The Brooklyn indie-folk songstress has recorded two staggering albums and a third one will officially be released in three weeks. If you pre-order a physical copy of Tramp now, you’ll get a digital download, available today.
I first became familiar with Sharon Van Etten late in 2010, when eMu made the brilliant suggestion for me to check her out. I listened to one song, and immediately bought both Because I Was in Love (2009) and Epic (2010). For a while, the only thing I could listen to or talk about was Sharon Van Etten. Then, in March of last year, she came through this way on tour. Unfortunately, my otherwise empty social calendar had a booking the night of the show. 330 nights of the year, I do nothing. On that night, Wild Flag were playing in Chapel Hill at the same time that Sharon Van Etten was playing in Raleigh. I had already bought my Wild Flag ticket, but I thought about eating that ticket. In the end, I opted for Wild Flag (whose album wouldn’t even be out for another 6 months). While I’m not sad that I saw Wild Flag, I am sad that I missed Sharon Van Etten.
I’m not messing it up this time. She’s playing on February 12, and I’m not missing it.
Her first record was pretty bare-boned. There was nothing more than guitar, layered vocals, and an occasional tambourine. Not much else. Beautifully arranged, but not many moving parts. It’s a staggering debut record that gets better with repeated listens. Not only that, but it lingers for days.
On the follow-up, she added some band members, more layers and more complexity to her songs. And the second record was even better than the first. The addition of a full band reinforced the Cat Power comparisons that were already being bandied about. Without being pigeonholed as a sound-alike, this helped her get her records played and sold.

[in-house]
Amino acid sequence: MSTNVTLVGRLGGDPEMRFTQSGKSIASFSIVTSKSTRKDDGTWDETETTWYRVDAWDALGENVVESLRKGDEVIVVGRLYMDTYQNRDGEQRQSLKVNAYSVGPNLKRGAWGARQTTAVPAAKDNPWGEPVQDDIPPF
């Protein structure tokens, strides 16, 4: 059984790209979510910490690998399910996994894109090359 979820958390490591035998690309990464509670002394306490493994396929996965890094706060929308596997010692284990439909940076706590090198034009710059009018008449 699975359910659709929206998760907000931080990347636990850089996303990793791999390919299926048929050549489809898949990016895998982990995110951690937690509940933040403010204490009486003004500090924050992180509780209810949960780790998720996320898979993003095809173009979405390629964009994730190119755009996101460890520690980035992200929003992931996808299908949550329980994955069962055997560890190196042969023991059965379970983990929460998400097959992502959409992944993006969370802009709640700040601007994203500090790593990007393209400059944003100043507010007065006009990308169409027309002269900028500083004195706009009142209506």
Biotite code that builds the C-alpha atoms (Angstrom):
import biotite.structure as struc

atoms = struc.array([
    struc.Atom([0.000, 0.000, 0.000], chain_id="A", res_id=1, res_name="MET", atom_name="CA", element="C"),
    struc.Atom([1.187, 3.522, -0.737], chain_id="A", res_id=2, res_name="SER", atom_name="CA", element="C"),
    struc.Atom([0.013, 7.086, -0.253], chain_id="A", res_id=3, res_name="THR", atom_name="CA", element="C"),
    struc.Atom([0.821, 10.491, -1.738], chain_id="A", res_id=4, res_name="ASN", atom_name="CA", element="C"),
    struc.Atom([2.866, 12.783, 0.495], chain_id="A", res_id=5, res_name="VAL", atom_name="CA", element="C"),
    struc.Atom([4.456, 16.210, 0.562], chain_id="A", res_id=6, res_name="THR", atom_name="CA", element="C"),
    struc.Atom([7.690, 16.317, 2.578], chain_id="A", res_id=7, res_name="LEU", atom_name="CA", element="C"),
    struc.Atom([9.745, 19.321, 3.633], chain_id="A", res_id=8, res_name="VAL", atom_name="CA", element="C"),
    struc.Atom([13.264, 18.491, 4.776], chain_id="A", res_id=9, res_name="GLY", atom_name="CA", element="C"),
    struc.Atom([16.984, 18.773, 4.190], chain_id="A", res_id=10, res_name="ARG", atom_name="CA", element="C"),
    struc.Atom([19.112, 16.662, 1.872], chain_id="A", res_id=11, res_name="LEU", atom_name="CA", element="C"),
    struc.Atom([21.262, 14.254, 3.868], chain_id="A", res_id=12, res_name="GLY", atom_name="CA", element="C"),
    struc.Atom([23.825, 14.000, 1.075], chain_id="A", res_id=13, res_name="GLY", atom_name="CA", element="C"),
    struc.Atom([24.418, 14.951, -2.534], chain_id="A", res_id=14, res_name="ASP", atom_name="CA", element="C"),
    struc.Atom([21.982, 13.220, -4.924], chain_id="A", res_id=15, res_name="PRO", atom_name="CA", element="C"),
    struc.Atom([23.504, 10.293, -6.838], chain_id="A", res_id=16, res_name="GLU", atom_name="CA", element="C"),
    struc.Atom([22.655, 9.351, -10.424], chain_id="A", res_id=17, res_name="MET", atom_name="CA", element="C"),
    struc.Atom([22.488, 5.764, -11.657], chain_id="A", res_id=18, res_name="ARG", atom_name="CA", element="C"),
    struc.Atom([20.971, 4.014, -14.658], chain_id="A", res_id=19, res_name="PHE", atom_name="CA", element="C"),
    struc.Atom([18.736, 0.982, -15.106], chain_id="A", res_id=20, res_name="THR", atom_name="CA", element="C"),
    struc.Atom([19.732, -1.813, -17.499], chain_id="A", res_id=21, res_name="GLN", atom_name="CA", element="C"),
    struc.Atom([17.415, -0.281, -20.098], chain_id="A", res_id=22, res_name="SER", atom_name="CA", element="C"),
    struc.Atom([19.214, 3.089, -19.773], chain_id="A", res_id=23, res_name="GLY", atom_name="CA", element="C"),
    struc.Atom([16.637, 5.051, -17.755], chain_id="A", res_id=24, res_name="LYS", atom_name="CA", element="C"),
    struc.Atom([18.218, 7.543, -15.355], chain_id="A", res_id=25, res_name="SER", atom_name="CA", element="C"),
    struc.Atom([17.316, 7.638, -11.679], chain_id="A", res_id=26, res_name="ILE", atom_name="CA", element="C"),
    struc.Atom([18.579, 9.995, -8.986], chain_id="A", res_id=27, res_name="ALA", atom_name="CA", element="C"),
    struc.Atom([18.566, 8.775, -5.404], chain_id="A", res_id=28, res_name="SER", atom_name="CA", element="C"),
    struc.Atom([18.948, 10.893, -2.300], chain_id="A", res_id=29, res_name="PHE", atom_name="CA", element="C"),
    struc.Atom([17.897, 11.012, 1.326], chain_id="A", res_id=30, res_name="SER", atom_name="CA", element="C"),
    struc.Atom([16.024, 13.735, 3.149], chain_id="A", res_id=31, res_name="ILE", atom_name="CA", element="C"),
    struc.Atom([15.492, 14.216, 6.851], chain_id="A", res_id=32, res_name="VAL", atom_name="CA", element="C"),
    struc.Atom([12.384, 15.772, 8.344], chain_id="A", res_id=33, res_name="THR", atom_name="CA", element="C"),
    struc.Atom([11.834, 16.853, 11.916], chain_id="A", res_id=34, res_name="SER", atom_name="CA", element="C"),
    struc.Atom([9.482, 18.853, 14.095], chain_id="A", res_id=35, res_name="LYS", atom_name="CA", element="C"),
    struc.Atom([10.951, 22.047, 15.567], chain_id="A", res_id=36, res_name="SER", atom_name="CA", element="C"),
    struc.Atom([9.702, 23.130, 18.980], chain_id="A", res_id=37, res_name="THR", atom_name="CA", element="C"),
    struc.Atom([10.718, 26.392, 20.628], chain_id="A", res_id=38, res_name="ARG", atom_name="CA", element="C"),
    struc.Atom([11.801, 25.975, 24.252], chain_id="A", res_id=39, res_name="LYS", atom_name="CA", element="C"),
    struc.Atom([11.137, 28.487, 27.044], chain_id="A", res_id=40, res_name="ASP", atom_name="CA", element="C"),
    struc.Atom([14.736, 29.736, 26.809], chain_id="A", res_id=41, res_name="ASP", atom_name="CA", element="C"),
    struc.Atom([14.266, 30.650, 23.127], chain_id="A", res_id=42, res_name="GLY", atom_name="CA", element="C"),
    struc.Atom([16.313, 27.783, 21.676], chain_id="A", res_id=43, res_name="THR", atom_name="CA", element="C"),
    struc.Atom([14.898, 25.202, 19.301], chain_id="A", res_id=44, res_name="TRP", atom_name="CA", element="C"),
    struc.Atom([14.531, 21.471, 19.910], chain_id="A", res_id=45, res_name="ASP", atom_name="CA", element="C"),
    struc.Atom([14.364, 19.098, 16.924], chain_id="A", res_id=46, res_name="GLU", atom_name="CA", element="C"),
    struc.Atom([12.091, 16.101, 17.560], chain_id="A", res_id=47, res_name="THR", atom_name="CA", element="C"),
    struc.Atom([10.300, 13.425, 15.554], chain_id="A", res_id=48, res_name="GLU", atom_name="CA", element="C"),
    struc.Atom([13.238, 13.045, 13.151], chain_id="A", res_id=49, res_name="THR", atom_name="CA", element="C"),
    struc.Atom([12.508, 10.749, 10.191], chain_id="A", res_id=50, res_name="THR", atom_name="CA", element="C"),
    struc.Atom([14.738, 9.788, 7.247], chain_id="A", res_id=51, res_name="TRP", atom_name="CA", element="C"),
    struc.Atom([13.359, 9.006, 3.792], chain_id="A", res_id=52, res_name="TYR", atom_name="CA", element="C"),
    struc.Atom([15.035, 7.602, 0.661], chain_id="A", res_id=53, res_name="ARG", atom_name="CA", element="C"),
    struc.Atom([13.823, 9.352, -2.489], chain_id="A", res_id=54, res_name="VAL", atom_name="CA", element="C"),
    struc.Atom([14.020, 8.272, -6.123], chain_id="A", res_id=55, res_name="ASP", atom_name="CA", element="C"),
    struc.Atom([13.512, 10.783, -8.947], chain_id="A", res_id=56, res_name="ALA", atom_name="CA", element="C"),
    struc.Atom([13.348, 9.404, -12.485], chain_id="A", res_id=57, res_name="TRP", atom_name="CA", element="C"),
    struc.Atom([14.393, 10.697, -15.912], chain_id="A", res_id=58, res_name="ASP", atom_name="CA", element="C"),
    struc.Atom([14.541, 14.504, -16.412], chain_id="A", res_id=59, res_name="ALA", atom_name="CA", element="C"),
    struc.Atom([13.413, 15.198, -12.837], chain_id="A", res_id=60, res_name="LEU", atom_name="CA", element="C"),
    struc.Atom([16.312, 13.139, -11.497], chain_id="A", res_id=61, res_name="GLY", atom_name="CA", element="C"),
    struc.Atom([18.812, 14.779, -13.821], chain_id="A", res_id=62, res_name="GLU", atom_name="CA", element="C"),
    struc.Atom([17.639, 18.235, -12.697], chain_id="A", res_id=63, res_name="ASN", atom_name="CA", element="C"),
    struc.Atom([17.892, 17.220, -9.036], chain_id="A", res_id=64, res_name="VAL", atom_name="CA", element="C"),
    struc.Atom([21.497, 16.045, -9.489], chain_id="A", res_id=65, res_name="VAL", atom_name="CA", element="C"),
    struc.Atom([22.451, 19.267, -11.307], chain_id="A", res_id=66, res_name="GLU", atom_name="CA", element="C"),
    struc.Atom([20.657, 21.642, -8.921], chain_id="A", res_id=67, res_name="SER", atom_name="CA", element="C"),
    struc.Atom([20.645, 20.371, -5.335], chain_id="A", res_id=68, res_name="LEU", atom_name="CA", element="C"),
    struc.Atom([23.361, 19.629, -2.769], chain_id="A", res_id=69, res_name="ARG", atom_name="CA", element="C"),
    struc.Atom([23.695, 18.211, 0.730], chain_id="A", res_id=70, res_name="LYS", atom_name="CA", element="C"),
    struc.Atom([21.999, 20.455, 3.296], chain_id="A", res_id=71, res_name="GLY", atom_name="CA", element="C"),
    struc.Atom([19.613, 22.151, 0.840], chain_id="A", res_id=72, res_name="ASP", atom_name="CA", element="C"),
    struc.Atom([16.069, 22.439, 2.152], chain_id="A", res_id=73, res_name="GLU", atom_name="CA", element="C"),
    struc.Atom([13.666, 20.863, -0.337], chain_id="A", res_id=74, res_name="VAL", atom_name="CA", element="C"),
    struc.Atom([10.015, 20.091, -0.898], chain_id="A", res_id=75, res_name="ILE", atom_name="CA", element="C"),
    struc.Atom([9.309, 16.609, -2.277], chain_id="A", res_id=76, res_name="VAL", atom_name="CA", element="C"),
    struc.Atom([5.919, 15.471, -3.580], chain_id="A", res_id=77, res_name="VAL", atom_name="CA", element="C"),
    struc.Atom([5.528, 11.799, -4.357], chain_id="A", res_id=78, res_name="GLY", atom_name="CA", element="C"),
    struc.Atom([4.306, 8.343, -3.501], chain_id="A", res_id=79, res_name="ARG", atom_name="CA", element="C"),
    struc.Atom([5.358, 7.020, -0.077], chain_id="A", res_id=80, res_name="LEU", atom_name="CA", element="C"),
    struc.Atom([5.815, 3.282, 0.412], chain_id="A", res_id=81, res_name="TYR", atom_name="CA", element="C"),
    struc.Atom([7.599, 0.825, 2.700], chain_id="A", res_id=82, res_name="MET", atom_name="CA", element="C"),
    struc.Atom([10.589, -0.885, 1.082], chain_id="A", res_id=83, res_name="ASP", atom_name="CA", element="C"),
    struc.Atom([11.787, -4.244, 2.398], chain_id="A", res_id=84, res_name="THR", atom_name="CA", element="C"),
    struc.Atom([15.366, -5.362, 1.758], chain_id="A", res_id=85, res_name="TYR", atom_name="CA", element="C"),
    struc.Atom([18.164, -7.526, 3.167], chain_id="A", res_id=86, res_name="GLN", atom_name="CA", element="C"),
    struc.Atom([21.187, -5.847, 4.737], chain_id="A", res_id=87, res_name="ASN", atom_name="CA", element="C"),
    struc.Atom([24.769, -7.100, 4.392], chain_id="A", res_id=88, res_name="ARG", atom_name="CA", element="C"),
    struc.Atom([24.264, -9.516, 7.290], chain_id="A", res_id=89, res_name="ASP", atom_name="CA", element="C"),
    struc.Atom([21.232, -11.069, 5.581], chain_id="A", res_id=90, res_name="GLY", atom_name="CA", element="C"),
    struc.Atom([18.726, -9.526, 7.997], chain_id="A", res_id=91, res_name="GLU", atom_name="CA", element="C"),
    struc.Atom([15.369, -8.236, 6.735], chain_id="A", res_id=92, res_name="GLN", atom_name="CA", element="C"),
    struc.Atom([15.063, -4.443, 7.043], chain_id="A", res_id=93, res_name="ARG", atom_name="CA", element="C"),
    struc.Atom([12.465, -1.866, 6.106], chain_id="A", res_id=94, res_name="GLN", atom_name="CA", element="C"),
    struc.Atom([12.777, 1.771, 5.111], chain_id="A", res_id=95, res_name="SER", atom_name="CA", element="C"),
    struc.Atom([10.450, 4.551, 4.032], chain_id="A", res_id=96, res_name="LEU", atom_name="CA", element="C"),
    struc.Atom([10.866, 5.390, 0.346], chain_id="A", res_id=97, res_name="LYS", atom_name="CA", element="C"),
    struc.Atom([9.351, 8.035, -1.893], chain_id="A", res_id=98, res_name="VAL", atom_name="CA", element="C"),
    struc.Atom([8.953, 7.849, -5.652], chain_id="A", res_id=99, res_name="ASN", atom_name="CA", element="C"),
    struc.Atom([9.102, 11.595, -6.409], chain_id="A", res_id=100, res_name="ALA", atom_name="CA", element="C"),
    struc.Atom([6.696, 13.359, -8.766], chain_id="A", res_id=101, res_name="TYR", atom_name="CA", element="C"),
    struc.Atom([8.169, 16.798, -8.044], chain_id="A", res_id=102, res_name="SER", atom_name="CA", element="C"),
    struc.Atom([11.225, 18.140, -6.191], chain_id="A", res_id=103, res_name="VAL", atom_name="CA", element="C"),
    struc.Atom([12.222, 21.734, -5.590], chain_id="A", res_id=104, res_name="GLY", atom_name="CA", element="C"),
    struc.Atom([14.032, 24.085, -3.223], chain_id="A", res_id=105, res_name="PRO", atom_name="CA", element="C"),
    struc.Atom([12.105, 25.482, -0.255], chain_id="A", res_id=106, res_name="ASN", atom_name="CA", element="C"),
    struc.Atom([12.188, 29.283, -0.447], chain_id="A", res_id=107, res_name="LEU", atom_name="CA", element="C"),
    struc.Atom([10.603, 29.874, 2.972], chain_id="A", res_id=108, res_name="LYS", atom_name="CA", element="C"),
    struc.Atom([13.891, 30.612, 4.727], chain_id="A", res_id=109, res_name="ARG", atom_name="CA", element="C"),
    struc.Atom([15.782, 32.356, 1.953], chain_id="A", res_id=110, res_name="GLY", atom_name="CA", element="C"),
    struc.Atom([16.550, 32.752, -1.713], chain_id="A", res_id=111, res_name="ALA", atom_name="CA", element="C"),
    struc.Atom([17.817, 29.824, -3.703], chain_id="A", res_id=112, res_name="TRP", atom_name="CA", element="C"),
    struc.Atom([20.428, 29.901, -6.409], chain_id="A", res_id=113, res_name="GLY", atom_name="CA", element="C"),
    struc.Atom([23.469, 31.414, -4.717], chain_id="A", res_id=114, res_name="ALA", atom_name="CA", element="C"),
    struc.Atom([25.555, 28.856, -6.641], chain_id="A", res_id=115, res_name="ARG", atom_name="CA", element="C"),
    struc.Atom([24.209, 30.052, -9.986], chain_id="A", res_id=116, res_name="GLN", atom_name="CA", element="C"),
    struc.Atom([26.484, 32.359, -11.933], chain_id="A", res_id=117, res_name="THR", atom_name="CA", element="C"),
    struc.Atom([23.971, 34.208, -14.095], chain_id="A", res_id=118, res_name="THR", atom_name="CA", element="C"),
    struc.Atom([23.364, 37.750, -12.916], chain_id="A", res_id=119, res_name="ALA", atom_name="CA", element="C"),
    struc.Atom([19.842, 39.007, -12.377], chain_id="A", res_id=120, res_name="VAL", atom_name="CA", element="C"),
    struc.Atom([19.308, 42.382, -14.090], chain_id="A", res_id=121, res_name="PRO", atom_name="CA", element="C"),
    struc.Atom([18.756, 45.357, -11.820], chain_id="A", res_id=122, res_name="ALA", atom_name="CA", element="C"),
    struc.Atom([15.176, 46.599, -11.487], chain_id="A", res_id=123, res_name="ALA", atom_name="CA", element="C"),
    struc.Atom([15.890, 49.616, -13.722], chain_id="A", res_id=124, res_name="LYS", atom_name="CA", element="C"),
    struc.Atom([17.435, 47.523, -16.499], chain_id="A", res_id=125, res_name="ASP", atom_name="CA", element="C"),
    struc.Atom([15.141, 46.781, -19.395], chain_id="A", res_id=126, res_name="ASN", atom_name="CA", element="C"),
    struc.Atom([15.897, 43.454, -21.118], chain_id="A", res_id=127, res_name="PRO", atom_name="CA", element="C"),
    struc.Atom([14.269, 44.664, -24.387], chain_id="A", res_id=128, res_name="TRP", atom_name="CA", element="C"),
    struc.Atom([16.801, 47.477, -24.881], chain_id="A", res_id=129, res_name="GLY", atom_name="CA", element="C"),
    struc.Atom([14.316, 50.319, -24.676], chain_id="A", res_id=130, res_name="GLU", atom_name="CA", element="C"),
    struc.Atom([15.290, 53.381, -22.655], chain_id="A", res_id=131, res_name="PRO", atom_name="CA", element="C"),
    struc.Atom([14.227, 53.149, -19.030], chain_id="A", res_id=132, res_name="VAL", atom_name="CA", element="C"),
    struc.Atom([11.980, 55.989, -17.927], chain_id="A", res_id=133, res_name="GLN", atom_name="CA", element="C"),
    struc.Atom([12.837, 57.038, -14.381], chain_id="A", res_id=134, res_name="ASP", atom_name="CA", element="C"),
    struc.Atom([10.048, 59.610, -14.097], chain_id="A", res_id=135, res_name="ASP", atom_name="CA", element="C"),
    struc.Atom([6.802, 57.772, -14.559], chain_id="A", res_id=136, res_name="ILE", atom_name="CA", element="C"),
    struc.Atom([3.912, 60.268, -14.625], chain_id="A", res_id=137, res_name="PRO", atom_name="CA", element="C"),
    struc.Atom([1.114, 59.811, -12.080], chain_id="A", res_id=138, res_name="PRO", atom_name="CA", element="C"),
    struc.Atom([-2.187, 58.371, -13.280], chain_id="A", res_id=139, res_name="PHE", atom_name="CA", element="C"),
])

She had also gained favor with Aaron Dessner of The National, the cats from The Antlers, and a few other high-profile folks with gobs of indie rock credential. She collaborated with these guys on their songs, and they returned the favor for the new one.
On the new record, she gets help from the likes of Dessner, the guy from The Antlers, the guy from Beirut, Julianna Barwick, and Jenn Wasner from Wye Oak. That’s pretty much an all-star lineup playing supporting roles. She also gets help by being on JagJaguwar records, who do a great job of promotion.
There are a number of great songs on the album. While it’s not really emblematic of the rest of Sharon Van Etten’s oeuvre, “Serpents” is probably my favorite on Tramp. It’s quicker, it’s louder, and it’s more “rock” than “indie folk”. I don’t think that she’s going to go in a new rock-y direction after this, but it’s nice to hear a little of that.
“Serpents” by Sharon Van Etten
It’s well documented that Sharon Van Etten got out of a relationship with a boy in Tennessee because he refused to support her ambition to make music professionally. She moved to NYC and dedicated her life to making music. I can’t help but think that this is about that experience. About that guy and other guys who were unsupportive. That guy is one of the serpents.
You enjoy sucking on dreams
So I will fall asleep
with someone other than you
I had a thought
You would take me seriously
In advance of the release of the album, Sharon Van Etten went on the Jimmy Fallon show to play this song. While I hate that show, he occasionally has a great musical guest. I didn’t watch that night, but I caught it the next day. It was a pretty great performance. I’m not sure what the audience was watching, because those people behind the stage are just sitting there like bumps on logs. Bastards.
Pre-order a physical copy of the album from Jagjaguwar using this page. The deluxe cd/lp/poster/7″ single/signed letter package looks pretty sweet. I think no matter what you order, you get the digital download coupon, which became redeemable this morning.